Around April 1536, the four men with their followers encountered some Spanish soldiers who were on a slave-raiding expedition. Surprised to find Christians living among Indian infidels, the soldiers became even more amazed when they heard the tale of the experiences of the four men. de Vaca appealed to the soldiers not to capture their Indian entourage and the soldiers obliged. The four men soon found themselves on the west coast of Mexico at Culiacan. They were welcomed warmly by the authorities who also inquired and listened carefully about the routes through which they traversed. The four men after some days in the company of the soldiers reached Mexico City, ending their 8-year odyssey.

The New and First Viceroy of New Spain[4] Don Antonio de Mendoza welcomed the men. Next, most historians seem to suggest Andres sold Esteban to the Viceroy. At that time in New Spain, there were rumours and speculations about the golden cities of Cibola said to be filled with Gold and all manner of precious stones located in the north of the Sonoran mountains. Andres asked the Viceroy to appoint him the task of leading an exploration to the said city. Instead, the appointment went to a Franciscan priest named Marcos de Niza whom the Viceroy had already given the task of a reconnaissance expedition to Cibola earlier before the arrival of Esteban and his cohorts. Esteban, having demonstrated more awareness of the routes, languages, and way of life of the natives in that region was quickly appointed Marcos’s translator and guide. In 1539 the explorers set off.

Journeying through the mountains of Sonora was very easy and comfortable for Esteban although the same cannot be said for his protege. The locals were excited and happy to have one of the great healers return. They showered Esteban with gifts like fine skins, turquoises, food, and beautiful women. Esteban walked proudly interacting with the locals in their native languages. Marcos quickly found himself relegated to the background and although he was a revered man of God and the leader of the expedition, he was not accorded much attention, and this annoyed him.

He suggested Esteban with a few men should go ahead to prepare for his arrival as they reached villages while Esteban would routinely sending back word of his progress.  Esteban agreed to this and quickly forged ahead, about 300 miles ahead of Marcos and the rest of the men making arrangements for Marcos and his entourage relating to food and shelter as he reached settlements before them5.

About a month later Esteban was rapidly approaching a mud-walled pueblo, a place called Hawikuh which his followers assured him was the legendary city of Cibola. He sent word back to Marcos informing him of his arrival and with about a day’s journey left to arrive the city he sent a few of his followers with his gourd ahead into the city as he usually would do whenever he is approaching settlements; his gourd has become a well-known symbol to the natives to identify the presence of the great healer.

The Zuni Inhabitants of Hawikuh, however, reacted provocatively and sent the messengers back with a warning to Estaban not to enter their city. Now here the story gets complicated as there are several accounts of what happened next, one thing is sure though, Estaban entered the city. An overwhelming majority of historians believe Estaban was killed by the Zuni’s arrows. Although there is no account of any of his followers ever saying they saw him being killed, there are many versions of why he was killed. Vazquez de Coronado claimed the Zunis told him that they were informed of the wickedness of Esteban and his unruly attitude towards the women. Alarcon said he was killed by the Zunis to prevent him from telling about the strength and position of their warriors. Anthropologist Frank Hamilton Cushing reported the Zuni killed him because Estaban’s native followers might have been believed by the Zunis to be their old enemies the Apache, and the feathers on Esteban’s gourd symbolizes death and violence to the Zunis. Cleve Hallenbeck reported that Estaban was killed while trying to escape.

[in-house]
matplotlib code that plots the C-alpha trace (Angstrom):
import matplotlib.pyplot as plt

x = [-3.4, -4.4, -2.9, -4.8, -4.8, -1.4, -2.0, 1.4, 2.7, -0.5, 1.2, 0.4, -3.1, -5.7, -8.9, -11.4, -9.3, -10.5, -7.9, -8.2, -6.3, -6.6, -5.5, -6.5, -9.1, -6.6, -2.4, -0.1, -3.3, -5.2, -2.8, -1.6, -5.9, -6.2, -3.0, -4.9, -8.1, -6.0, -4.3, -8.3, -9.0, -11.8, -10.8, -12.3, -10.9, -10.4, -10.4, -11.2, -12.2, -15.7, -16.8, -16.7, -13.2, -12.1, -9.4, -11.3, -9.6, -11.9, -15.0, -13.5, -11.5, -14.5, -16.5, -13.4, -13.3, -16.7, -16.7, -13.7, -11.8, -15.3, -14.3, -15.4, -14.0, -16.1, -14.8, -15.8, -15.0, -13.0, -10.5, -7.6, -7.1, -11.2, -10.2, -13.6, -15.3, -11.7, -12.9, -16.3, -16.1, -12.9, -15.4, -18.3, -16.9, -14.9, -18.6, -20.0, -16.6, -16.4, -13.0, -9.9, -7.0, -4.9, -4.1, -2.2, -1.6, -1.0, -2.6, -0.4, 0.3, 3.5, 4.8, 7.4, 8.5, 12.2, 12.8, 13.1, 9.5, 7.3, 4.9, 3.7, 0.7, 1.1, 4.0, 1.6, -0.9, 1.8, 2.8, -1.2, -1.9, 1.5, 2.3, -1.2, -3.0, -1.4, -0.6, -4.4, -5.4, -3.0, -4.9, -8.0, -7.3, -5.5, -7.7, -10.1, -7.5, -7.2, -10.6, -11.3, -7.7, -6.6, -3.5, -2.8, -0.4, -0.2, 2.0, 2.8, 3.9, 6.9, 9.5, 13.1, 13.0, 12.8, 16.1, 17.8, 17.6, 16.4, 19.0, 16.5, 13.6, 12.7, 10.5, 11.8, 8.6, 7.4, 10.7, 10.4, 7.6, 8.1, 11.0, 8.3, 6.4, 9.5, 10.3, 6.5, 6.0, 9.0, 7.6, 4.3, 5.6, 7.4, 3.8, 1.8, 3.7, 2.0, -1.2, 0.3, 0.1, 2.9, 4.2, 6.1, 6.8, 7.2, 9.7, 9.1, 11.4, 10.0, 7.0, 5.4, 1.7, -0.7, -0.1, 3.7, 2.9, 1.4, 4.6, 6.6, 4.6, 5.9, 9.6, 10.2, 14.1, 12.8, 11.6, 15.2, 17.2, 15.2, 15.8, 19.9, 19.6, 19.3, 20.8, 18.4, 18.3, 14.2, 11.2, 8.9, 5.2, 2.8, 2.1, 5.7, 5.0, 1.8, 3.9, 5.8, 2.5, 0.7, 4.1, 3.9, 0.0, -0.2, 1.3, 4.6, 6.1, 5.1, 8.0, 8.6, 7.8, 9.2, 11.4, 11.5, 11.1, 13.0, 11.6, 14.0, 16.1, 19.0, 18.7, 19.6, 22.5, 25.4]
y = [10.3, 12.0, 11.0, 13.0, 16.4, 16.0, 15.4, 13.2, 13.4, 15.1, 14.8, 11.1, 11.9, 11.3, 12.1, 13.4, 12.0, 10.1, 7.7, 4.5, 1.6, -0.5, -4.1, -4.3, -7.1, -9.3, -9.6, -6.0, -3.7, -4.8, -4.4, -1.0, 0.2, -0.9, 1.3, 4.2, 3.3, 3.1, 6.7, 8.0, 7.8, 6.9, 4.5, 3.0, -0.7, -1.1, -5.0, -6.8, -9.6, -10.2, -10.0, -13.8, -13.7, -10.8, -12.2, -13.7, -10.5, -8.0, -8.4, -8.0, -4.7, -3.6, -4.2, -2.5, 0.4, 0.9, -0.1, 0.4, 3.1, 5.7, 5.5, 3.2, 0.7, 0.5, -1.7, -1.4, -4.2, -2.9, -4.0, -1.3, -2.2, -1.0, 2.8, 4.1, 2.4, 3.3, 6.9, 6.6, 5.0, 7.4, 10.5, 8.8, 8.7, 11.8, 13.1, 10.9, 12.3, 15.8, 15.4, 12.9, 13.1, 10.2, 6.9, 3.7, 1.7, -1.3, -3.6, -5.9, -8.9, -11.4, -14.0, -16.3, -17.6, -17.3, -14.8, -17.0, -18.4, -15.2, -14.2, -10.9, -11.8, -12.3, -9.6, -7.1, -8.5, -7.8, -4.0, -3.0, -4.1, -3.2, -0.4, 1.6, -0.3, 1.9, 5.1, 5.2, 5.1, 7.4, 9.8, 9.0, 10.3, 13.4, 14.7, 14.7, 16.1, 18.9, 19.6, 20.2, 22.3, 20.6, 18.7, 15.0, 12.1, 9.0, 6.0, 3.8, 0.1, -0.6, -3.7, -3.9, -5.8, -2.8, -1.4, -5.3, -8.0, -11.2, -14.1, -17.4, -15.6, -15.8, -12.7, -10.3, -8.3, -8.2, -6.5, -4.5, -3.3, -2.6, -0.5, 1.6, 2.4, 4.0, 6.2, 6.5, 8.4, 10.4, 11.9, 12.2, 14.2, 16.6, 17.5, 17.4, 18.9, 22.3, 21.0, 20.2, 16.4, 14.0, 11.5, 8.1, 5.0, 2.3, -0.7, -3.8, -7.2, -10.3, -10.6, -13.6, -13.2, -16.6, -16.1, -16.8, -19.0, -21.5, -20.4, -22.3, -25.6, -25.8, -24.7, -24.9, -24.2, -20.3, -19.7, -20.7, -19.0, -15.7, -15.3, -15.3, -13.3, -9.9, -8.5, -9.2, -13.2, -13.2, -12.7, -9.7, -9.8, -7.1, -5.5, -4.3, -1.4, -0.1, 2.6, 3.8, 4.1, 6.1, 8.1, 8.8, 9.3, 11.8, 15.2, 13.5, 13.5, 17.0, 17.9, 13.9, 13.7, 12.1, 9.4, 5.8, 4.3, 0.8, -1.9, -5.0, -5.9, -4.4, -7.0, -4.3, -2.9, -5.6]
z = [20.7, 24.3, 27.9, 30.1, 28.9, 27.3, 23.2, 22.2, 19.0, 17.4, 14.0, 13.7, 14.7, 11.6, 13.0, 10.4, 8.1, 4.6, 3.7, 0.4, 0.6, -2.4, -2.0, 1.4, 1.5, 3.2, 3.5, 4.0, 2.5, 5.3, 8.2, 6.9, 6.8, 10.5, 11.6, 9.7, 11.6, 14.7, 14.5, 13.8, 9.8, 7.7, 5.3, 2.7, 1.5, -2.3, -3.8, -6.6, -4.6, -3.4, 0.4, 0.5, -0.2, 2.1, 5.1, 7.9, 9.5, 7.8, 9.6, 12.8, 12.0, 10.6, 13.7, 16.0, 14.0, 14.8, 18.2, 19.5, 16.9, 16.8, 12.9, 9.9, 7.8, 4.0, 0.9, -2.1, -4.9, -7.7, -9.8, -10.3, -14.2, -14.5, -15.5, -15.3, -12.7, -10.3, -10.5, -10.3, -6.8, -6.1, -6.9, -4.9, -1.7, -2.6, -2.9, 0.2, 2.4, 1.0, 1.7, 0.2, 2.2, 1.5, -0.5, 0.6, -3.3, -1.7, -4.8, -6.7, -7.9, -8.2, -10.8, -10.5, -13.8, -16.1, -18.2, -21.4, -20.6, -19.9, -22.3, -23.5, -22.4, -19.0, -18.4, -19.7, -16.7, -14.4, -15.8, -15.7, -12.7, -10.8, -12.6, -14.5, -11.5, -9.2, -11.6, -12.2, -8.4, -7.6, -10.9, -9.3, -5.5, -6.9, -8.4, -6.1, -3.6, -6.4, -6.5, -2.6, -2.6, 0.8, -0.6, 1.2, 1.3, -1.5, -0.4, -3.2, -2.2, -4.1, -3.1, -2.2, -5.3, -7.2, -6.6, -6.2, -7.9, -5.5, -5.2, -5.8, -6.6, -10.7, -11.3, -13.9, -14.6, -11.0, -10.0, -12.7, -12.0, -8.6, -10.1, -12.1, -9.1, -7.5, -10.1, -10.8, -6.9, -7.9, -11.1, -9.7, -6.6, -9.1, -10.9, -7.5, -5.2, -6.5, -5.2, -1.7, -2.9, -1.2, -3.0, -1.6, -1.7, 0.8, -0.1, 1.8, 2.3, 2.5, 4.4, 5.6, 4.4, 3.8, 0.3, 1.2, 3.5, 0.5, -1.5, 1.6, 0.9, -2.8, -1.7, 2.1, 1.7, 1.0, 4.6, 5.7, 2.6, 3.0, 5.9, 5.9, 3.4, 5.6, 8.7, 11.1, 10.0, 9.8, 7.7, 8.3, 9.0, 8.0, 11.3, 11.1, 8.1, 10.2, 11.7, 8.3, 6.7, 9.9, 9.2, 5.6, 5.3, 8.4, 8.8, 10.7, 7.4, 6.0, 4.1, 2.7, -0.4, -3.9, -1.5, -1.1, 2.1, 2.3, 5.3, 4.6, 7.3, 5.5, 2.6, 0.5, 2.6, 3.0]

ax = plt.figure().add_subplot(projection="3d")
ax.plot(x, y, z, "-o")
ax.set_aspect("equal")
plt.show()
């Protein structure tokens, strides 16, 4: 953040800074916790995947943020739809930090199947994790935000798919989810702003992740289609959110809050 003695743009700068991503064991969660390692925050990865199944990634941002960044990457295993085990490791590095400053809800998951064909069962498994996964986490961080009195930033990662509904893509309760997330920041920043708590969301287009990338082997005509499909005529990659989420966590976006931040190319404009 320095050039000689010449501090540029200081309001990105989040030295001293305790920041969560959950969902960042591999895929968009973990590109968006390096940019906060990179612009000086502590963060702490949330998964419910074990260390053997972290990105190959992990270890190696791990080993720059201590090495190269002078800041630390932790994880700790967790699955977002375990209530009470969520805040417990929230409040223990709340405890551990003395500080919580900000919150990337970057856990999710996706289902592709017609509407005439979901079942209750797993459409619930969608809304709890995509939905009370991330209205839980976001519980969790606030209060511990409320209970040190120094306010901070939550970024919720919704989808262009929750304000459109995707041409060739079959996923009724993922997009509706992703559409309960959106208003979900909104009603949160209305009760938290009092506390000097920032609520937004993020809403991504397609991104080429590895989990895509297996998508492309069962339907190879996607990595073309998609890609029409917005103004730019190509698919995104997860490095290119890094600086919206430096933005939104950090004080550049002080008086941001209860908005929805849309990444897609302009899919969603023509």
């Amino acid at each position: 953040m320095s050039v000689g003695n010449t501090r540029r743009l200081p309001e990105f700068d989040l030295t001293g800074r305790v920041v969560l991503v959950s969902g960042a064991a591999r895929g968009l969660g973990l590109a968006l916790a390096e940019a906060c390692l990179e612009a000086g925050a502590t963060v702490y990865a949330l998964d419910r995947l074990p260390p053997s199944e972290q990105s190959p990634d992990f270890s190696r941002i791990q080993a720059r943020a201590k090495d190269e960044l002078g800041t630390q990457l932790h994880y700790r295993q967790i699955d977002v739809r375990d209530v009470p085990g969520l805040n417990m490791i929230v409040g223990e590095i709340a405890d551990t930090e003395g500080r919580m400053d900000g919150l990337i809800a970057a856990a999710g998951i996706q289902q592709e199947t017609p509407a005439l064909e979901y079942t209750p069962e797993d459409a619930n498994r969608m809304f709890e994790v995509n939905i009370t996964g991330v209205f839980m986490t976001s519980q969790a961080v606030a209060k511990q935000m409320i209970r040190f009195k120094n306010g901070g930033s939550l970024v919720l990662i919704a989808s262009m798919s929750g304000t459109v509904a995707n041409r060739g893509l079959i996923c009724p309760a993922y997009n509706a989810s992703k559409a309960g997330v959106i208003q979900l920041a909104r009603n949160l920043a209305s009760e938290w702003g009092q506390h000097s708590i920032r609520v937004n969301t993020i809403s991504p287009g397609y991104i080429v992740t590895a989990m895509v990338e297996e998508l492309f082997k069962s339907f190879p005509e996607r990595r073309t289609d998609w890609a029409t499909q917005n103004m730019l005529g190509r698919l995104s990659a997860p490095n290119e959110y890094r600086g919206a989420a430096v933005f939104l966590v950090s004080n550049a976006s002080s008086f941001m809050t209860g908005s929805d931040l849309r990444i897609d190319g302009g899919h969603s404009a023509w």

There are those that believe Estaban was not killed, but instead seized the opportunity to simply vanish to escape the burden of slavery.  Marcos later in 1540 accompanied Coronado on a military assault of Cibola which the Spaniards took with ease but were disappointed not to find any wealth or riches but rather corn and beans.

No one knows where Esteban was buried. His is an amazing story of survival, courage, and strength in the days when enslaved Africans in the New World had no rights or opportunities to excel. Many of his ancestral countrymen might not have even ever heard about him despite his feats. He remains one of the few unsung heroes. Esteban contributed the knowledge of Native American languages, place names, Native Indian tribes, and the mapping of parts of Florida, Mississippi, Louisiana, Texas, Arizona, New Mexico and Northern Mexico. His diplomatic mediation probably safe-guarded the lives of members of the 1539 AD expedition which set off from New Spain.

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Map of the Viceroyalty of New Spain at its maximum extension

SOURCES

[1] It is not certain how many men went on the expedition, there are varying accounts ranging from 300 to 800 men

[2] Some scholars believe an African was already in Florida as early as 1513.

[3] http://www.historynet.com/estevanico-the-moor-august-97-american-history-feature.htm

[4] Mexico was the new Spain at the time.

5 http://newmexicohistory.org/people/esteban-the-moor

RECOMMENDED READING

Dennis Herrick, Esteban: The African Slave Explored America. University of New Mexico Press (October 15, 2018)